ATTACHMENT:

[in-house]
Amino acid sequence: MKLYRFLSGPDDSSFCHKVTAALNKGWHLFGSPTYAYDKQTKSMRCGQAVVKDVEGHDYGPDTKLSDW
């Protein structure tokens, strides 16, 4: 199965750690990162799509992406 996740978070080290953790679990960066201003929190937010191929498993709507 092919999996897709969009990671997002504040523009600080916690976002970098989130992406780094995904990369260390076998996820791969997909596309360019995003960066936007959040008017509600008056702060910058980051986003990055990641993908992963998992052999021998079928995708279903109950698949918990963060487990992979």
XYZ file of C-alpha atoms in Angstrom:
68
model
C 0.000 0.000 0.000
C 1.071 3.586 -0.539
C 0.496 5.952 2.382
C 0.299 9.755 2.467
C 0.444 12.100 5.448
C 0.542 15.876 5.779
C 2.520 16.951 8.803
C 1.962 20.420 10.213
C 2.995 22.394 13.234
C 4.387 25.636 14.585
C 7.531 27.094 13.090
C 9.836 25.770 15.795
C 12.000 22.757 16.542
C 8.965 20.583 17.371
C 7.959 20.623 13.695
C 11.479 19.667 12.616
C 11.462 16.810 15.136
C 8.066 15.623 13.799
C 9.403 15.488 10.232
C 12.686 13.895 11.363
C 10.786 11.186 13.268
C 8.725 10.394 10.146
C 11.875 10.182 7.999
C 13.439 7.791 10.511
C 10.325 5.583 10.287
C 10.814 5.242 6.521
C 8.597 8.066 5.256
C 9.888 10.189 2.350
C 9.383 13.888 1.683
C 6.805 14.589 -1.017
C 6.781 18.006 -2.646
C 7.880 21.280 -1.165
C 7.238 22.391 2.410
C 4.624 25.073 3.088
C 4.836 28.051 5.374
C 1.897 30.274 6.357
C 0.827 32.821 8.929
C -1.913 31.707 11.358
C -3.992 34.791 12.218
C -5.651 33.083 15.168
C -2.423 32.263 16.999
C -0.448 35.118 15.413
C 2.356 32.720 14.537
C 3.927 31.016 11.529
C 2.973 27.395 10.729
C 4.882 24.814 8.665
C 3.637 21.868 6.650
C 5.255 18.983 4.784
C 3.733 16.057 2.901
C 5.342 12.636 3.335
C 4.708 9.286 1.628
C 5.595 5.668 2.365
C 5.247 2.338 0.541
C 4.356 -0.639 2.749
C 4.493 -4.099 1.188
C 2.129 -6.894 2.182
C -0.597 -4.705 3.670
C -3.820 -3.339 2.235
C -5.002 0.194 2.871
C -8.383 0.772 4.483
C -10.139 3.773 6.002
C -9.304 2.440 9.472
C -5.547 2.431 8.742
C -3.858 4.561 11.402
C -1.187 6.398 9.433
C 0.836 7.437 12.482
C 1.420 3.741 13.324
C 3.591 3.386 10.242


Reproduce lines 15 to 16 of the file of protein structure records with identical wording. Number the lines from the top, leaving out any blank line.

C 2.995 22.394 13.234
C 4.387 25.636 14.585